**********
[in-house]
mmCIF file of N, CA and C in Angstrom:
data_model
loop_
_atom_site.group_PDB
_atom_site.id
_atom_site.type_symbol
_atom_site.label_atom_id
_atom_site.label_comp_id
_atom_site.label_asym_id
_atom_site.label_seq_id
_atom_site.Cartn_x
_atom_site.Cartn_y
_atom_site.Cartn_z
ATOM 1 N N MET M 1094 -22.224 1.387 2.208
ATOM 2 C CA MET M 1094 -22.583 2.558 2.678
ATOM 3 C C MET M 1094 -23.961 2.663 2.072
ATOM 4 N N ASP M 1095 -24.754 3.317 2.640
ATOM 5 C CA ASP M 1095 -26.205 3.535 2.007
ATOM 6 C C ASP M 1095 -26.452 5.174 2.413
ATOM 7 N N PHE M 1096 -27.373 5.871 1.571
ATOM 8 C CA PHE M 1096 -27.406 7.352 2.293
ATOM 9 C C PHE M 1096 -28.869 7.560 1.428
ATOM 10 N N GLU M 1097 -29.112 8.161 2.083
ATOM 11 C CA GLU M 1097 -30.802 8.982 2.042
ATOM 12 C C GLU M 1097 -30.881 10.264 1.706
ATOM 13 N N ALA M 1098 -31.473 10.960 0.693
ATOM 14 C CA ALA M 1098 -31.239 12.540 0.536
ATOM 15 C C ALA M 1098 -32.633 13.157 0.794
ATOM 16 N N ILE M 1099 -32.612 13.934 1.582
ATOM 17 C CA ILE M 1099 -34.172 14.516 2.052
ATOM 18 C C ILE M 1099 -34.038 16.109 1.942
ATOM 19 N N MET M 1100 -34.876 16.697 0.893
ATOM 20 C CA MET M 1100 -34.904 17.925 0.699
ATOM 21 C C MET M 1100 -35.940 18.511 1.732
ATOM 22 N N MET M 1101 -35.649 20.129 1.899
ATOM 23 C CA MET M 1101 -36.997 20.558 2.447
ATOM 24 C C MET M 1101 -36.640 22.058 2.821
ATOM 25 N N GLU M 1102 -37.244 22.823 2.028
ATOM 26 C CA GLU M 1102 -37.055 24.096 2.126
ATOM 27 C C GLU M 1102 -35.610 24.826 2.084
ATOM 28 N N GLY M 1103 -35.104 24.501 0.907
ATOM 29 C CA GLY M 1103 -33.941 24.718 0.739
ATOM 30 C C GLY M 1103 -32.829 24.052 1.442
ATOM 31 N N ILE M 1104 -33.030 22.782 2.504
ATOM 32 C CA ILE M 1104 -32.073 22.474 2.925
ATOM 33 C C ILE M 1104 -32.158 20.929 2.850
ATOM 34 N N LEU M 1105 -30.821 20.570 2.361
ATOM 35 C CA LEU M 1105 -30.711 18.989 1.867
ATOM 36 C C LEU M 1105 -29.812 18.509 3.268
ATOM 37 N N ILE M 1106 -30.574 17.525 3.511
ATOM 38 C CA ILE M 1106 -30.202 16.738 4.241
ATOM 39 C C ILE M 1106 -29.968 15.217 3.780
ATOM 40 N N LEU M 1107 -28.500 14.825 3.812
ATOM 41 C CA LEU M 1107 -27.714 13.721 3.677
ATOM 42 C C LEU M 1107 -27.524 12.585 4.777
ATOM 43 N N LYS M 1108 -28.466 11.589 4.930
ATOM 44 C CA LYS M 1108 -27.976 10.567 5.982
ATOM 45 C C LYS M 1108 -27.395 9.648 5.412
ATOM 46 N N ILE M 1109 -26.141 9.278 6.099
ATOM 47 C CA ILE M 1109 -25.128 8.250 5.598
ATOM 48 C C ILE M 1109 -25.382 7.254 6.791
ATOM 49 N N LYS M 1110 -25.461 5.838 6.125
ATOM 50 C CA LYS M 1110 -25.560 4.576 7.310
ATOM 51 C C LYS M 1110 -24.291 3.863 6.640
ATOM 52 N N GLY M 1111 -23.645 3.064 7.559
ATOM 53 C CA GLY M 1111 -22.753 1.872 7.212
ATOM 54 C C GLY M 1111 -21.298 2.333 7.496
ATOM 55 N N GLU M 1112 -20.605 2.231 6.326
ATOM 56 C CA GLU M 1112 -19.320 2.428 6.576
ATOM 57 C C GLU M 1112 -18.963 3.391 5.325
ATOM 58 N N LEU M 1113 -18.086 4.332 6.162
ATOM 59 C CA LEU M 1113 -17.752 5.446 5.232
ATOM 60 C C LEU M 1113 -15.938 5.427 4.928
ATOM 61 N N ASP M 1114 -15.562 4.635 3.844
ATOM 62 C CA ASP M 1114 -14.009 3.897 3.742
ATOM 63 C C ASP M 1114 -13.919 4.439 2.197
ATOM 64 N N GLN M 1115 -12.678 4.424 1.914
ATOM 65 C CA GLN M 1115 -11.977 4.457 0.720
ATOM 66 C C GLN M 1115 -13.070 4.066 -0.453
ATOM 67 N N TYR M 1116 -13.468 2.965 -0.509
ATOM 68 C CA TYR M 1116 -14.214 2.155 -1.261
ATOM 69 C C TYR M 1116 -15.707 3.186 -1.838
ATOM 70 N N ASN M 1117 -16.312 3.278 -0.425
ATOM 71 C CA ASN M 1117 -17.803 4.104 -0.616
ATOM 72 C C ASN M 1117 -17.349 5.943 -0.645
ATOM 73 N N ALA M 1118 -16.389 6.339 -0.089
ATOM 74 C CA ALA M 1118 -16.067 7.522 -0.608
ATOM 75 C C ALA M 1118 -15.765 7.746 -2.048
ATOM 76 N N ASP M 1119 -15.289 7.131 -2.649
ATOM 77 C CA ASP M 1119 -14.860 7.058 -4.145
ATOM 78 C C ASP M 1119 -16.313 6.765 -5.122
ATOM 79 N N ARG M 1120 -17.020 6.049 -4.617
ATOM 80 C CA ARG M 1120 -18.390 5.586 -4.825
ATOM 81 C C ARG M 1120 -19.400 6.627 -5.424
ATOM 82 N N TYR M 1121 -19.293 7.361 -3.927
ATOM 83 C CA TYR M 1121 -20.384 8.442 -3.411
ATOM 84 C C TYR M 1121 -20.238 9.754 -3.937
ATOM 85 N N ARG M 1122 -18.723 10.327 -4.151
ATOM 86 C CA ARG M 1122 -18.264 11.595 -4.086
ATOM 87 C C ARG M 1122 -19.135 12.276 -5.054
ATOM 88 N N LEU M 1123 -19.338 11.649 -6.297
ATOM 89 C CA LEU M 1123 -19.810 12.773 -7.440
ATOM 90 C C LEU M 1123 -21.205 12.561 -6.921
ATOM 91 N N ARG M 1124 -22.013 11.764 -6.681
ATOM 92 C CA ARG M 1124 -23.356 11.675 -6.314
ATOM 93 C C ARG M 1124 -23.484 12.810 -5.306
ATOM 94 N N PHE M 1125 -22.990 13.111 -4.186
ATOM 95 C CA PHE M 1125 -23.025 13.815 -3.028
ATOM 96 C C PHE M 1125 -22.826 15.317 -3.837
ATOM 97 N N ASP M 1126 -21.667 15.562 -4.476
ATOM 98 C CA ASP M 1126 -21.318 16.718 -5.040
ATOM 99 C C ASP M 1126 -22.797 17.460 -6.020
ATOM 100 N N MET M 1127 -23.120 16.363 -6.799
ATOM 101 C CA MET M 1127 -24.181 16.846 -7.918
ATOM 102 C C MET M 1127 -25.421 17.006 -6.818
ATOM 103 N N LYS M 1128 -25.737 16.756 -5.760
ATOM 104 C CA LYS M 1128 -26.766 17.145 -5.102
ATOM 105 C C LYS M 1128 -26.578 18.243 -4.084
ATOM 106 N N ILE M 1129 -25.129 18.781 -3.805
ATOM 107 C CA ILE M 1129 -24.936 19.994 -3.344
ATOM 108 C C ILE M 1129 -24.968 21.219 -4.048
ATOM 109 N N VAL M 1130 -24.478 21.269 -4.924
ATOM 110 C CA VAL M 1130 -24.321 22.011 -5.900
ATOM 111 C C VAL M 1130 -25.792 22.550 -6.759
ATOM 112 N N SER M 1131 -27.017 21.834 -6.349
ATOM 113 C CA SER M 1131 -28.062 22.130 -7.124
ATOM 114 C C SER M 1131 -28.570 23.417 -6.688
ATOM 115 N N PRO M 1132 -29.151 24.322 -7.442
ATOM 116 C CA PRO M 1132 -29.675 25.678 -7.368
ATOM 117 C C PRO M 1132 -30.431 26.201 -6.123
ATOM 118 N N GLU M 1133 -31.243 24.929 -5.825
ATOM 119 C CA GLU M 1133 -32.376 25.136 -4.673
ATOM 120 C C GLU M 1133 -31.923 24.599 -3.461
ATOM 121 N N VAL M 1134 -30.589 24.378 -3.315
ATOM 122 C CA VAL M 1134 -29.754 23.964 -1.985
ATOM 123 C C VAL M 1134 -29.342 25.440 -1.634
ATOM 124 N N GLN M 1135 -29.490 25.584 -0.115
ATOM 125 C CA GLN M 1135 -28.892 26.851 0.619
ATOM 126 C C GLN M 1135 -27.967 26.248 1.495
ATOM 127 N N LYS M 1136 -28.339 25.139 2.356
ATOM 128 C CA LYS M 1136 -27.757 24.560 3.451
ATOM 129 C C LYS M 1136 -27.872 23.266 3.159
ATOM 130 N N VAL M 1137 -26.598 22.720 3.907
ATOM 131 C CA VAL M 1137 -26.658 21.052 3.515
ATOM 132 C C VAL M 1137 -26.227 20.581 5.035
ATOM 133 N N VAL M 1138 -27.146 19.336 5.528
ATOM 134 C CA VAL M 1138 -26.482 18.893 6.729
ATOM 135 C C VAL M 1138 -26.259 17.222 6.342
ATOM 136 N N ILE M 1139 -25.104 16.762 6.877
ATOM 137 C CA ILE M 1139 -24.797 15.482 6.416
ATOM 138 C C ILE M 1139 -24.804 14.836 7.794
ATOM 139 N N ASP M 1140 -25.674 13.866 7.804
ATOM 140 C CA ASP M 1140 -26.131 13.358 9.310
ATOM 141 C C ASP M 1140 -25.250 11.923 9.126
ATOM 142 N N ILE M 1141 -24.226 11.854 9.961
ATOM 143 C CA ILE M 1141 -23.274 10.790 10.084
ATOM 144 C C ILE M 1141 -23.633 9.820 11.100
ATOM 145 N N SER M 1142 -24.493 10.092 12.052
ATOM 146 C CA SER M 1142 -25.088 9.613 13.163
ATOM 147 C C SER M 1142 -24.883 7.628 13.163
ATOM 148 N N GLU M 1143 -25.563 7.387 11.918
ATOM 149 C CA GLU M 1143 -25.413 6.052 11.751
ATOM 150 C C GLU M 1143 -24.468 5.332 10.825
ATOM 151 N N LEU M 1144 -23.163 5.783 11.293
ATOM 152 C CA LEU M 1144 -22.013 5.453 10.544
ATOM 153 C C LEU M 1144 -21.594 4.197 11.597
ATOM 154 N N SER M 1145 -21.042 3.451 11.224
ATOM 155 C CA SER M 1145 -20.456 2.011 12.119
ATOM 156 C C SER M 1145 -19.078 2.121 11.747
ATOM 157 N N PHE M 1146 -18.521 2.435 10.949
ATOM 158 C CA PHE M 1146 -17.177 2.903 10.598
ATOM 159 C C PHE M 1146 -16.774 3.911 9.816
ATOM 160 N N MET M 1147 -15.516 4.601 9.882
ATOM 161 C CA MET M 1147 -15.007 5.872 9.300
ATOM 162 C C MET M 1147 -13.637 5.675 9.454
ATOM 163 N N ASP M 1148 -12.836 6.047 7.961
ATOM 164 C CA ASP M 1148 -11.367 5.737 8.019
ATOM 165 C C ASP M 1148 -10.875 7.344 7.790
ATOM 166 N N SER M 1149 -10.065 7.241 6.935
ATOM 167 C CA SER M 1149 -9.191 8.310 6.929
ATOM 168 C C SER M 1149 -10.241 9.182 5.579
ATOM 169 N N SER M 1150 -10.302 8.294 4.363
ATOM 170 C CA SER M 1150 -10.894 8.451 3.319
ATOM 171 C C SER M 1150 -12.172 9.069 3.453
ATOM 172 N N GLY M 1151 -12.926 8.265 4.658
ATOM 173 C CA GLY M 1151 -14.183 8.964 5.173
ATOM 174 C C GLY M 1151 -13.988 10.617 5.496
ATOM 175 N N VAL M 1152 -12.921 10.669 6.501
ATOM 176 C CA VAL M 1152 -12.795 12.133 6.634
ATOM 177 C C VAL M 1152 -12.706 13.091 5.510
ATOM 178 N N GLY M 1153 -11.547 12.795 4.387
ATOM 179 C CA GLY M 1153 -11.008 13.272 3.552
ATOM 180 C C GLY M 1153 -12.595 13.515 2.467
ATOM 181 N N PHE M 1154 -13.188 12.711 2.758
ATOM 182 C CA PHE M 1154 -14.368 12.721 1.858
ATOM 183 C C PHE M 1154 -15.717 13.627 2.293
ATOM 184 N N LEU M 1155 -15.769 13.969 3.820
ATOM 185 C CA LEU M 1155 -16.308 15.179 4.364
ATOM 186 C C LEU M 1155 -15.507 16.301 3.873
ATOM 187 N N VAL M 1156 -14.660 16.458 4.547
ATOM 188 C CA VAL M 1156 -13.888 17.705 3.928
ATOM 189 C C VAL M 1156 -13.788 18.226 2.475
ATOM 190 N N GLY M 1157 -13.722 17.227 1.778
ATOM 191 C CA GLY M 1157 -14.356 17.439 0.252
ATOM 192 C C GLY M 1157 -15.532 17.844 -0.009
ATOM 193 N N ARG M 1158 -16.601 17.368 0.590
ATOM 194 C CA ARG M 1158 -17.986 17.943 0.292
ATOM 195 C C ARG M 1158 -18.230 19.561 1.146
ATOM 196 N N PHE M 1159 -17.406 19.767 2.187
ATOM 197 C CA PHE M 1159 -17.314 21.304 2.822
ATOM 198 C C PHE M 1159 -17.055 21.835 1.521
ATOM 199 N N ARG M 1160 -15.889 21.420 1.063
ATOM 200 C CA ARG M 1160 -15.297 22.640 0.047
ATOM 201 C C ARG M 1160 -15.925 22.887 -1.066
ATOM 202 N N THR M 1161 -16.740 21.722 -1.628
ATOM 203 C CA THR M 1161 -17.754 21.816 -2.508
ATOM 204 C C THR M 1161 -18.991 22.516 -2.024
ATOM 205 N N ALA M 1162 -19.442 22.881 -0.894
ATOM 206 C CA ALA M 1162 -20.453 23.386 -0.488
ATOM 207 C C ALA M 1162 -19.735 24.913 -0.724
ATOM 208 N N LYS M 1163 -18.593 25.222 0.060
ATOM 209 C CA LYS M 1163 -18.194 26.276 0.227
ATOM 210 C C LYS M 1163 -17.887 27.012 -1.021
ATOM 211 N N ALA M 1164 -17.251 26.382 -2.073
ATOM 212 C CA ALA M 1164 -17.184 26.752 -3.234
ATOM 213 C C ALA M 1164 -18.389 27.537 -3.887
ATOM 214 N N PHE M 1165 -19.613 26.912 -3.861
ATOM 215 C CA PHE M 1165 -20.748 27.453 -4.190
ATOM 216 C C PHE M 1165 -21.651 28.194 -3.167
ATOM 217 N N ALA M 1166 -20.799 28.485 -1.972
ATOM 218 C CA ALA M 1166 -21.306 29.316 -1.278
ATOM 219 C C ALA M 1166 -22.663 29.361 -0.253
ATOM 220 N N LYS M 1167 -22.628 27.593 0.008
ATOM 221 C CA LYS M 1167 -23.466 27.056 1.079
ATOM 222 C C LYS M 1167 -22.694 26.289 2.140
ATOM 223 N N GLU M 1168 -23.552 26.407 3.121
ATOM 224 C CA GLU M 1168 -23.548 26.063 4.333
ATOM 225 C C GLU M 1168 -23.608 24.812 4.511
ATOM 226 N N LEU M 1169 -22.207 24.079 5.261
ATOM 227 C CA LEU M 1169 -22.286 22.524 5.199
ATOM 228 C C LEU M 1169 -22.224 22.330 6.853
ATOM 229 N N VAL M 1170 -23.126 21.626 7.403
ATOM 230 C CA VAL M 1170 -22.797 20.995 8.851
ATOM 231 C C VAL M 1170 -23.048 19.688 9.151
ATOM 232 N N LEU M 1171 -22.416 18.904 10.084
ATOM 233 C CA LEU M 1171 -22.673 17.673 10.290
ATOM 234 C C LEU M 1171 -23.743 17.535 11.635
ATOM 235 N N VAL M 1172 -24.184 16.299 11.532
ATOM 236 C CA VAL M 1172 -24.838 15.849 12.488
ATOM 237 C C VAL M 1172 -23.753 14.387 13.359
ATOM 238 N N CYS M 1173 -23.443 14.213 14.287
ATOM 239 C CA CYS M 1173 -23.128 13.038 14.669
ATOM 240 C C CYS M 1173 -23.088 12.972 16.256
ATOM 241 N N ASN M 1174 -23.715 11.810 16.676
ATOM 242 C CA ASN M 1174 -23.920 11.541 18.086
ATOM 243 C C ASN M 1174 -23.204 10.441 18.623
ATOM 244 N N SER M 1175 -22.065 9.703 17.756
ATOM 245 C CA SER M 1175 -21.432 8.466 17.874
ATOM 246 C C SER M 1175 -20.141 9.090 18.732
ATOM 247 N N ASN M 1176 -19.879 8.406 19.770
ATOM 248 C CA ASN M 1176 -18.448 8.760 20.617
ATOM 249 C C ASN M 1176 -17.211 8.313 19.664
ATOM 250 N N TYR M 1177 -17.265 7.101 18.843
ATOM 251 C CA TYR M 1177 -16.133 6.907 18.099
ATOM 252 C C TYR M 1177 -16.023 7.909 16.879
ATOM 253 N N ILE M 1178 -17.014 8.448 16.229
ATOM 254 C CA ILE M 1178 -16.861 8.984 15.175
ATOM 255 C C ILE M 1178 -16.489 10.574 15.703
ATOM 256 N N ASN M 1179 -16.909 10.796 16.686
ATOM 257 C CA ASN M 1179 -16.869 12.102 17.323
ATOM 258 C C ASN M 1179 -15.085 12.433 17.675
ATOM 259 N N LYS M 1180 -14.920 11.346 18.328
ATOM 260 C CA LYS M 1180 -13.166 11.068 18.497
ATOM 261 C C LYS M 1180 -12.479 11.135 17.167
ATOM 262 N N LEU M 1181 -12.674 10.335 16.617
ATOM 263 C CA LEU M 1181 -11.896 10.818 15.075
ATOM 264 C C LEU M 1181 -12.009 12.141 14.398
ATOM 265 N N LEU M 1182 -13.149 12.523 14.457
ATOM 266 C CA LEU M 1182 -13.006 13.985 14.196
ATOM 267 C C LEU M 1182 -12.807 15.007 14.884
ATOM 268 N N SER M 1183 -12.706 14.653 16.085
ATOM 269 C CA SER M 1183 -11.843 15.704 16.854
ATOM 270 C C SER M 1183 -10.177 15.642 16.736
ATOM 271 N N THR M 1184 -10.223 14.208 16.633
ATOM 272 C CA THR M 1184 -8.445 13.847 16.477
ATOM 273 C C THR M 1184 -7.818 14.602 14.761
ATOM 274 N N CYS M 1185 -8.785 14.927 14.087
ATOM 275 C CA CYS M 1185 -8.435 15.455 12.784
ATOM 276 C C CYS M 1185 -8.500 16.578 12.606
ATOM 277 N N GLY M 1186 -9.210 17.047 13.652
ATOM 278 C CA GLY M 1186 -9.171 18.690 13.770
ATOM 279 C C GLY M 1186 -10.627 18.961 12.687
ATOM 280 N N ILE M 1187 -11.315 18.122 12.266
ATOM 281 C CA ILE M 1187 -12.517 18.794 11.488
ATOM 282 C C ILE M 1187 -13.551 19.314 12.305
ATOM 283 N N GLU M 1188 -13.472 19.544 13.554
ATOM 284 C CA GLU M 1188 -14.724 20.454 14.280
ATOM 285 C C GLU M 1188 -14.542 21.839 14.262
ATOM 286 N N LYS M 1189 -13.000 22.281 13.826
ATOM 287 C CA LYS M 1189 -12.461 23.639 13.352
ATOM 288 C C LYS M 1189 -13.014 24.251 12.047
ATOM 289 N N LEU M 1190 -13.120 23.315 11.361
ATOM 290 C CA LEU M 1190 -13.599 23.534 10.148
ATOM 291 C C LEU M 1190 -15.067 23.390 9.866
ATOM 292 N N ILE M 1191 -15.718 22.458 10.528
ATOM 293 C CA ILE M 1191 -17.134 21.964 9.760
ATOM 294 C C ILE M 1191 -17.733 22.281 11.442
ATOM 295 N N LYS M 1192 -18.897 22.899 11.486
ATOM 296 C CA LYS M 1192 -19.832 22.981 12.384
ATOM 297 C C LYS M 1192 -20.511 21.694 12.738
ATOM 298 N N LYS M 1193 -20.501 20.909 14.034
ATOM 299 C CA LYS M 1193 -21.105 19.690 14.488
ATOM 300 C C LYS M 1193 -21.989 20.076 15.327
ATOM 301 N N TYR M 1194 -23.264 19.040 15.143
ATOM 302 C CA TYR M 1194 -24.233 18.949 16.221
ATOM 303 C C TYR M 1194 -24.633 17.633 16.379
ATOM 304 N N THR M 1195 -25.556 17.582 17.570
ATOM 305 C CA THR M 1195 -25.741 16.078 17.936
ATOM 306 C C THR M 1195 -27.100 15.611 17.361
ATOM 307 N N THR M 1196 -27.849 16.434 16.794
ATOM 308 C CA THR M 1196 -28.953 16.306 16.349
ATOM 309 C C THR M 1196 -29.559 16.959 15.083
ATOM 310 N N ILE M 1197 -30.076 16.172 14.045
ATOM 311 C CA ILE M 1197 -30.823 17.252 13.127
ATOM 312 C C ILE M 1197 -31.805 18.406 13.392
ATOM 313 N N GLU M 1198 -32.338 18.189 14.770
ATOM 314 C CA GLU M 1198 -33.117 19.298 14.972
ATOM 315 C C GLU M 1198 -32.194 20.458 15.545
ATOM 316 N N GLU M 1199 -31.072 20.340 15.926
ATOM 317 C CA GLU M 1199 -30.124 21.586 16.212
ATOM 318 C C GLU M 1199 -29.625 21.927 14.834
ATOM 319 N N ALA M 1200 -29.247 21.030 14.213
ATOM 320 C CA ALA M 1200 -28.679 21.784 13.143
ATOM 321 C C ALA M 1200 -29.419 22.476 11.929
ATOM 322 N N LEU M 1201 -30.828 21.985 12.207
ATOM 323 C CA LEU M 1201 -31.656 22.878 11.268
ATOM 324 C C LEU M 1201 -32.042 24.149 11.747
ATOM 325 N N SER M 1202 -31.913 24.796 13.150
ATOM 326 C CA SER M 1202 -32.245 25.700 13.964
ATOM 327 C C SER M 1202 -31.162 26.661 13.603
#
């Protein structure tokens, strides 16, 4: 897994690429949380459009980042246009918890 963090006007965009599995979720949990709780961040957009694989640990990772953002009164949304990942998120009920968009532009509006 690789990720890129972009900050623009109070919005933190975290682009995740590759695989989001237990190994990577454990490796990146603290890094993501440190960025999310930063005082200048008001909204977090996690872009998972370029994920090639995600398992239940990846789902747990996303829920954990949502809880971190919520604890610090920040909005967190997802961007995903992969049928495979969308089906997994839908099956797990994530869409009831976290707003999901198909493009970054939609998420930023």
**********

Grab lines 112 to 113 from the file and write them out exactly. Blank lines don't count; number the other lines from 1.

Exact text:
ATOM 98 C CA ASP M 1126 -21.318 16.718 -5.040
ATOM 99 C C ASP M 1126 -22.797 17.460 -6.020